Five Favorites: Tony Stewart, Ryan Newman, Clint Bowyer, Jimmie Johnson, Denny Hamlin
The aforementioned wild card battle continues to intensify with each race, as Busch, Logano, Newman and Kahne jockey for the final two Chase spots over the next eight weeks. The Joe Gibbs Racing teammates of Busch and Logano currently hold the two transfer positions, but there is a lot of racing left before anything is decided.
While Busch has been trying to kick the trend of poor finishes, Logano has one win, two top 5s and three top 10s in the last five races. Along with his strong runs on the Cup slate, Logano has also been tearing things up in the Nationwide Series (four wins, a fifth and a sixth in the last six events), leaving the 22-year-old feeling comfortable and confident behind the wheel, despite being a prominent figure in the Silly Season rumor mill.
The July New Hampshire race has been good to the driver of the No. 20 Toyota throughout his young career. In his three July starts at the “Magic Mile” Logano has one win, two top 5s and three top 10s. Logano has not fared as well in the fall race, however, with three finishes outside the top 20 in four attempts.
Look for the trend of strong runs to continue this weekend as Logano and crew chief Jason Ratcliff go after their second win of the year, positioning themselves for a Chase berth.
Five Undervalued Picks: Joey Logano, Brad Keselowski, Martin Truex Jr., Carl Edwards, Jeff Burton
Darkhorse pick of the week: Brian Vickers. (ASP, Inc.)
As teams and sponsors look to 2013, free agent drivers shopping for rides are doing their best to impress. For Brian Vickers, who is driving a part-time schedule for Michael Waltrip Racing, much must be accomplished in limited time.
In his three 2012 starts behind the wheel of the No. 55 Toyota, Vickers has two top 5s (Bristol, Sonoma) and an 18th at Martinsville. Team owner Michael Waltrip was behind the wheel of the No. 55 last weekend at Daytona, surviving the carnage at the end to finish inside the top 10.
Vickers was fifth in Loudon last September, but finished 34th in the July event. In fact, in his 13 starts at NHMS, Vickers has five finishes of 34th or worse. With so much on the line for his future — along with the success of the No. 55 throughout the season —Vickers is this weekend's darkhorse pick.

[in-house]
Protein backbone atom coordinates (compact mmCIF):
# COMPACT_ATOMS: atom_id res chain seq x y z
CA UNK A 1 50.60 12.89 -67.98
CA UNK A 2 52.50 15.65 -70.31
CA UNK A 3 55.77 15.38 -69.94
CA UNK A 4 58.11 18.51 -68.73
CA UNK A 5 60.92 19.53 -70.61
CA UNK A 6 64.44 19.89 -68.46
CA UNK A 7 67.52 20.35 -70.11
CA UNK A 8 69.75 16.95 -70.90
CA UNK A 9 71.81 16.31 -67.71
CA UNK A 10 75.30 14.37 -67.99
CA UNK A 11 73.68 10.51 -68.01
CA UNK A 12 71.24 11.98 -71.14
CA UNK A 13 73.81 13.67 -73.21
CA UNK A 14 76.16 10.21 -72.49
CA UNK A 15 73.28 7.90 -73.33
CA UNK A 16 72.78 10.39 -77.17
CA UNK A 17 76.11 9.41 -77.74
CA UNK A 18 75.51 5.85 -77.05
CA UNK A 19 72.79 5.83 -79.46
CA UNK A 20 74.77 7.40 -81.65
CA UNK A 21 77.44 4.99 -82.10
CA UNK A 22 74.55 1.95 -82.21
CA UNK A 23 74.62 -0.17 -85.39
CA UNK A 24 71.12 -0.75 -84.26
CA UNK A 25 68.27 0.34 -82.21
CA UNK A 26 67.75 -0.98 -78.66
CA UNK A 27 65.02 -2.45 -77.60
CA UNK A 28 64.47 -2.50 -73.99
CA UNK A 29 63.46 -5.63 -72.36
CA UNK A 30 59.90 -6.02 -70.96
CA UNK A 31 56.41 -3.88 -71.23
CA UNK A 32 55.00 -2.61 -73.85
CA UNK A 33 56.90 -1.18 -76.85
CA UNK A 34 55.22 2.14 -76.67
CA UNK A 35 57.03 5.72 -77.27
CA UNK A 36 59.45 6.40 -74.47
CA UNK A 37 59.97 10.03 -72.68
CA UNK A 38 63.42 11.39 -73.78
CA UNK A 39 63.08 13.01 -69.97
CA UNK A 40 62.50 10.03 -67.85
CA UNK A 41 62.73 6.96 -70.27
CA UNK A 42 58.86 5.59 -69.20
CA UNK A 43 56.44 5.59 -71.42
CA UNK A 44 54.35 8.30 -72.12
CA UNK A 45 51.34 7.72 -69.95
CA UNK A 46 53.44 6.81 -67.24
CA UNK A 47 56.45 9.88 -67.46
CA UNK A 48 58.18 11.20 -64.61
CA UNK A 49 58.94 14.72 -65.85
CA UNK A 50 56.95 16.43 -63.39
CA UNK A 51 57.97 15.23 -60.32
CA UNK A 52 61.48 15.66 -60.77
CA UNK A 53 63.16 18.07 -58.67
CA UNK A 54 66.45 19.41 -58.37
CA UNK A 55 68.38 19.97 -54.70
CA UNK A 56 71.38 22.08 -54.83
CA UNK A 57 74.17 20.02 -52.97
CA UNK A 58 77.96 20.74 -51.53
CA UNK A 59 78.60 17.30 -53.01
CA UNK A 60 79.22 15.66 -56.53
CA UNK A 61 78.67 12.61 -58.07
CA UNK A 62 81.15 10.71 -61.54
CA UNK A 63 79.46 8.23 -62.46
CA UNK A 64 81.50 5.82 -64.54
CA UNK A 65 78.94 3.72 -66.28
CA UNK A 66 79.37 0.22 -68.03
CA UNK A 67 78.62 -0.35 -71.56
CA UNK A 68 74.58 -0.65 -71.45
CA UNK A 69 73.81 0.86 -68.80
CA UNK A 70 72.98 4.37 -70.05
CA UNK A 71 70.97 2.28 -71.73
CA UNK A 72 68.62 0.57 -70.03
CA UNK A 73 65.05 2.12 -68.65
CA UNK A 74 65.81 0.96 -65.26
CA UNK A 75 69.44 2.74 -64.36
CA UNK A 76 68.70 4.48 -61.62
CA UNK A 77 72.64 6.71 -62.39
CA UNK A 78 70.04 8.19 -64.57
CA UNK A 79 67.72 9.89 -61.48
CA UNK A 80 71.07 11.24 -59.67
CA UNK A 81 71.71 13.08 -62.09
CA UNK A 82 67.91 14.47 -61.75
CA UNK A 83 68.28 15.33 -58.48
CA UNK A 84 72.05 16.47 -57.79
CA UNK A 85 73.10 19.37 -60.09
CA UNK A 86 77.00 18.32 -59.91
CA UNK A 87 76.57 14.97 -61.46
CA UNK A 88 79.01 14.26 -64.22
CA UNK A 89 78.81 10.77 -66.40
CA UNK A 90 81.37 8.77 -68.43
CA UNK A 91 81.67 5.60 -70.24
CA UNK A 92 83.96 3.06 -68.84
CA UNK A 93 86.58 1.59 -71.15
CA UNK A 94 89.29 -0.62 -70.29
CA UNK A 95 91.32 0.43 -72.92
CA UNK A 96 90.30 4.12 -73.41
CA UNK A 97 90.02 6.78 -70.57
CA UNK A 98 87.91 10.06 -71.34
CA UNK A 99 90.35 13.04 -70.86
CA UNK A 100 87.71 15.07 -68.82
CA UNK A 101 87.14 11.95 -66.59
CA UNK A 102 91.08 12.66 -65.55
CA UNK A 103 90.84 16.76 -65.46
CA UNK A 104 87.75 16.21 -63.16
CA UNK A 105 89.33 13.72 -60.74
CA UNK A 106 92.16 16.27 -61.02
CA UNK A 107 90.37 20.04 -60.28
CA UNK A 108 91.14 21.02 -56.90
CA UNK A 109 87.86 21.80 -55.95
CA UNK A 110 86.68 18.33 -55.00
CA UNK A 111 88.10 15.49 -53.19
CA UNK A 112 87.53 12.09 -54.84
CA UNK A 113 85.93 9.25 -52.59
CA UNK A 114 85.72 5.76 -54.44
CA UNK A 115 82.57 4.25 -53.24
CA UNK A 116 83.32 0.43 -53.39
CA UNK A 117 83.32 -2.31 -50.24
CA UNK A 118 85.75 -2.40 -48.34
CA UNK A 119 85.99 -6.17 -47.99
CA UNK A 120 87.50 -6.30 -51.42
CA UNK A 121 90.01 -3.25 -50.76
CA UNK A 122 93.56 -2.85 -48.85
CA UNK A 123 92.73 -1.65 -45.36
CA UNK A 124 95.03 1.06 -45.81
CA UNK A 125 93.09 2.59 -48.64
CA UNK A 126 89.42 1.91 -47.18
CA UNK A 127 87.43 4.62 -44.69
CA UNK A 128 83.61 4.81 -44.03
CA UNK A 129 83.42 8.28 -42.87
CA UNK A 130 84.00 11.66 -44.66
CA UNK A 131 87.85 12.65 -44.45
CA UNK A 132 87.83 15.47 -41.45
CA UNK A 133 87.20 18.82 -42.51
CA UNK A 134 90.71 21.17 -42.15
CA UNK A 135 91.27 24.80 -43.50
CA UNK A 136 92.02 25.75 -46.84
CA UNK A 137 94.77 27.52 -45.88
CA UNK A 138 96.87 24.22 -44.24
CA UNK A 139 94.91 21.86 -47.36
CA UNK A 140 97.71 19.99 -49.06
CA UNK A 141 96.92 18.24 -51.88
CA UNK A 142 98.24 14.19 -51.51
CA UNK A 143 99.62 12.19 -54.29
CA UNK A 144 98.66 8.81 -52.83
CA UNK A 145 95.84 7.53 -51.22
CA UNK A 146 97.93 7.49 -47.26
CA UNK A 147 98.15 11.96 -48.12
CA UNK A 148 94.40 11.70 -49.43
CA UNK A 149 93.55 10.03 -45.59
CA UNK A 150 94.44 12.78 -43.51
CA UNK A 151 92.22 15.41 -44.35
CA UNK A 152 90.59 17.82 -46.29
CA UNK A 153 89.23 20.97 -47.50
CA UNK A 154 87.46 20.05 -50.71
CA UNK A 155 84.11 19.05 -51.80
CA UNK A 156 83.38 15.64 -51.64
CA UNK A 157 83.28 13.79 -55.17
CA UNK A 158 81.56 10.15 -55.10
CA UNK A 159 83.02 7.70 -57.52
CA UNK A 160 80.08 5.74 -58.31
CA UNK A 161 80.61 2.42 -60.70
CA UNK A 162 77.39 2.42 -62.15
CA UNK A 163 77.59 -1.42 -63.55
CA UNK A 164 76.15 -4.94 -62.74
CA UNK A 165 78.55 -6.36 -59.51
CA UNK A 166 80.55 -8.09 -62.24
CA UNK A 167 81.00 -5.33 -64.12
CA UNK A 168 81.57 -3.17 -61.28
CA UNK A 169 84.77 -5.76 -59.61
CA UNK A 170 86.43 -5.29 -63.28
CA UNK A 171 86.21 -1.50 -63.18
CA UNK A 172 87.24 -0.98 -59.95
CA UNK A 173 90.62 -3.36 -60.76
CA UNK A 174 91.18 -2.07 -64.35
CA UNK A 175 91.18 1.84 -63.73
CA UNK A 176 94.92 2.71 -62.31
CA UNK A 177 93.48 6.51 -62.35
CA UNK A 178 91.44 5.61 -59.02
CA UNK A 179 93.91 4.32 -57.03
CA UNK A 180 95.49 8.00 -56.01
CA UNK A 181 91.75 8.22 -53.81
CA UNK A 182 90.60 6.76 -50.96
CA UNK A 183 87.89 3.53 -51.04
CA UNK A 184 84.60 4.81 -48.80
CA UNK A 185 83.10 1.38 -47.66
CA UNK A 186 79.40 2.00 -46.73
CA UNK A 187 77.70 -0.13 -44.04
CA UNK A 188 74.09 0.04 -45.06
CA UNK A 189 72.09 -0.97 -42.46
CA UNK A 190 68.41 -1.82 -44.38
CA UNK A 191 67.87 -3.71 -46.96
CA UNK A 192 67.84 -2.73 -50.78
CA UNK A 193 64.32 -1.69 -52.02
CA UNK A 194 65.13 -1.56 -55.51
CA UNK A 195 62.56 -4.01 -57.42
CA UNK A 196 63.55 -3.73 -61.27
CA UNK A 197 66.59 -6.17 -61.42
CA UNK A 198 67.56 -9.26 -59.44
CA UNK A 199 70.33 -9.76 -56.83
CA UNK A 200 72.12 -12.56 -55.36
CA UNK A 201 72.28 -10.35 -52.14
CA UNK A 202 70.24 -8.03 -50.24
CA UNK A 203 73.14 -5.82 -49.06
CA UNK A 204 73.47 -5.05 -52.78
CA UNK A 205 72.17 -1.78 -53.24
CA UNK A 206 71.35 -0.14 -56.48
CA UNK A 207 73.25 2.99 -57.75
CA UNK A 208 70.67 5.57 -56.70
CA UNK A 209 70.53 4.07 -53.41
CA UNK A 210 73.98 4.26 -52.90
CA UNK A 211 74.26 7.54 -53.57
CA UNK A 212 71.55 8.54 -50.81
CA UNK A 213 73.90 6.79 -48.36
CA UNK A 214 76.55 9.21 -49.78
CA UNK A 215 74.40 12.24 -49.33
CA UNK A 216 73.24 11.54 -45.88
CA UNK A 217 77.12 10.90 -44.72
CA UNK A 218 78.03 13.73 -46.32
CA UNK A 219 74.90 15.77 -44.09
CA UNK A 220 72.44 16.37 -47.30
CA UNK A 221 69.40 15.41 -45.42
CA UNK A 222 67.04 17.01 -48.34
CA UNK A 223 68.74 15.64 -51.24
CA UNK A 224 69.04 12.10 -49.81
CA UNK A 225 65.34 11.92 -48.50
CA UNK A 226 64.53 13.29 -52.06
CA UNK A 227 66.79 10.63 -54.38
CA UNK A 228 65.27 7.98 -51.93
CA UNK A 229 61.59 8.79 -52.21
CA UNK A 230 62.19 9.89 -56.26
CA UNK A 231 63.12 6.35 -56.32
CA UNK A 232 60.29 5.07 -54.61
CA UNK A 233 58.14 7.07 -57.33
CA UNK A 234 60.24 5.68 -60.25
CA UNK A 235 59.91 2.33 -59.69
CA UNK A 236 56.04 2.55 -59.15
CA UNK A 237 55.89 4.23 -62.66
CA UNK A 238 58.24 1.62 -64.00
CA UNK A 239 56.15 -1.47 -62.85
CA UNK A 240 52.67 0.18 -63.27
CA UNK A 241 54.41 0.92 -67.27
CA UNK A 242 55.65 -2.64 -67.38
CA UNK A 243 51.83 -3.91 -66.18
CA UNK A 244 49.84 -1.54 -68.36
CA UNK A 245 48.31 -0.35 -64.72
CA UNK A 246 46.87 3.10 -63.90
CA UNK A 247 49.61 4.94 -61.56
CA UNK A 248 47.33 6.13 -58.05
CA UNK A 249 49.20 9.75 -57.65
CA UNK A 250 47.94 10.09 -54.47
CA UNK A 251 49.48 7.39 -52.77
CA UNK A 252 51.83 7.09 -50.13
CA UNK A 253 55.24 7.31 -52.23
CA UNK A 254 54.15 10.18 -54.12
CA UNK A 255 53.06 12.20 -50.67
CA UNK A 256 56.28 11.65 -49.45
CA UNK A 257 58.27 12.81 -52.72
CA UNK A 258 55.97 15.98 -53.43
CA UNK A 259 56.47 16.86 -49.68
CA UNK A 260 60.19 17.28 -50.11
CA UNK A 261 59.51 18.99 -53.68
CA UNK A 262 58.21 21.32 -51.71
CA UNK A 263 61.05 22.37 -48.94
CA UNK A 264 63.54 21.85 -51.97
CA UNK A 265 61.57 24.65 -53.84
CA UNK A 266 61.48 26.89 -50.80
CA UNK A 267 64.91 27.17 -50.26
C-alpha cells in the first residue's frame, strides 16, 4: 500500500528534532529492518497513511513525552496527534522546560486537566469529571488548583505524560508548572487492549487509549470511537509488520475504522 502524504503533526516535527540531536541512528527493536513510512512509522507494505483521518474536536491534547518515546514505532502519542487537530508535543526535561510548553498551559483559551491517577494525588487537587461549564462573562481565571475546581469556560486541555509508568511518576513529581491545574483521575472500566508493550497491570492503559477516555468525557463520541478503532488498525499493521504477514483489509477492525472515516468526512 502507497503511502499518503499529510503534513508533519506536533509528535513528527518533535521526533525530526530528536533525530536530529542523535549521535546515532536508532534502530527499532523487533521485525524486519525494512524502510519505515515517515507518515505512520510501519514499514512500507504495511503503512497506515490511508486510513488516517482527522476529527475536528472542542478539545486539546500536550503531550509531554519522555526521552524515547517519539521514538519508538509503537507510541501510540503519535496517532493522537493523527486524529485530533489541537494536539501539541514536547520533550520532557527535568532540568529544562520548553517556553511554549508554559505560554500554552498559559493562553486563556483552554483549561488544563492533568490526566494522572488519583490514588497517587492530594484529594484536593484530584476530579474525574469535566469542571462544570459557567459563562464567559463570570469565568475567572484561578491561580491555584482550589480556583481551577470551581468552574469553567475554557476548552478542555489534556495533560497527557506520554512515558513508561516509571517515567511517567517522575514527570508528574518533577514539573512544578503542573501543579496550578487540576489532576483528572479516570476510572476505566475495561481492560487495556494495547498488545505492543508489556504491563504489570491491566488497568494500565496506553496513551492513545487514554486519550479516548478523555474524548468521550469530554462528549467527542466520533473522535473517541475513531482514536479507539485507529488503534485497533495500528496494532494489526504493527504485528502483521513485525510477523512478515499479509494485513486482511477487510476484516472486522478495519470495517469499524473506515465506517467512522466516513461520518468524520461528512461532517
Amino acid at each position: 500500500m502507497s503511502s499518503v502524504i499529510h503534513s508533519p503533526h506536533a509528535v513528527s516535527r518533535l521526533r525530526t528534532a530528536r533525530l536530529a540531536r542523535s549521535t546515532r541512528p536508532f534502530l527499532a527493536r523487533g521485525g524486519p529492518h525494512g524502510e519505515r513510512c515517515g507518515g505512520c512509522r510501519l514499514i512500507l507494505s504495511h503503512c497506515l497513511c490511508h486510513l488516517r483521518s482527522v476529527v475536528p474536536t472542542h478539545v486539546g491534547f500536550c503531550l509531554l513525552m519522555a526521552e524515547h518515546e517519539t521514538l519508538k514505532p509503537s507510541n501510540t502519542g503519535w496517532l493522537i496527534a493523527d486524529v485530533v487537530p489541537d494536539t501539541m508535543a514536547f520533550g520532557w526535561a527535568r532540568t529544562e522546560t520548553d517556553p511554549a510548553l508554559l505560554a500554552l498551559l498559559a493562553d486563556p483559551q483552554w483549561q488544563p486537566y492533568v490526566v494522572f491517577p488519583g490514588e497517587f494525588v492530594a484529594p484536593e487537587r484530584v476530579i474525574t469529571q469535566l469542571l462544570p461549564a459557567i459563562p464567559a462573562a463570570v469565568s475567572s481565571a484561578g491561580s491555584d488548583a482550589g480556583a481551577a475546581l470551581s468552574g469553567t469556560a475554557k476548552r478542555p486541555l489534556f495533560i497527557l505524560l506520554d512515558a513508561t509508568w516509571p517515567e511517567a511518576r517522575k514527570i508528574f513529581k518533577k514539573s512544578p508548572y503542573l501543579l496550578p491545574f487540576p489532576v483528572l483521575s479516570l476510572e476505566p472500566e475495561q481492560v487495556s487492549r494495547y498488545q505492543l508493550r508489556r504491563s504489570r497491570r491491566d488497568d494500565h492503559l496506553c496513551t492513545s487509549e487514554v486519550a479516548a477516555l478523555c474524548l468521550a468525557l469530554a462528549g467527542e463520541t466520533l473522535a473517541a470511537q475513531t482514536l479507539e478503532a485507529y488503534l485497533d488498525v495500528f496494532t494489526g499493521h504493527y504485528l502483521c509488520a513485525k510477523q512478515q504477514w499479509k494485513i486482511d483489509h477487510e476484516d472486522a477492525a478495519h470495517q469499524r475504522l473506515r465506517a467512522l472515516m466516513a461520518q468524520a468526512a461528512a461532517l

If a three-time Loudon winner can be considered a darkhorse, then Jeff Gordon is it for Sunday's 300-miler. While the driver of the No. 24 Chevrolet has the third-best average finish in New Hampshire (10.8), his luck this season has been devastating to his playoff hopes. Strong runs at historically successful tracks have gone to waste due to mechanical failures, wrecks and a host of other issues.
There is no doubt the four-time series champion will be a contender Sunday, but can his team put together a full race free of issues — self-inflicted, luck-related or otherwise? Given they are just on the outside of the wild card hunt and need solid finishes, Gordon and crew chief Alan Gustafson understand they need to do all they can to score wins.
“We are not afraid of trying things with the setup or during the race,” Gordon says. “We're not afraid to take some risks. Each race that goes by without a win (means) the more risk we are willing to take. But I feel like we're still a long way from being out of this thing.”
Five Darkhorse Picks: Brian Vickers, Jeff Gordon, Juan Pablo Montoya, Kurt Busch, Sam Hornish Jr.
Best Average Finish at New Hampshire (wins):
1. Denny Hamlin — 9.0 (1)
2. Jimmie Johnson — 10.0 (3)
3. Jeff Gordon — 10.8 (3)
4. Tony Stewart — 11.5 (3)
5. Ryan Newman — 13.0 (3)
6. Jeff Burton — 13.6 (4)
7. Kurt Busch — 13.9 (3)
8. Carl Edwards — 13.9 (0)
9. Matt Kenseth — 14.0 (0)
10. Kevin Harvick — 14.1 (1) *Mark Martin, with one win and an average finish of 12.5, is not entered in this weekend’s event.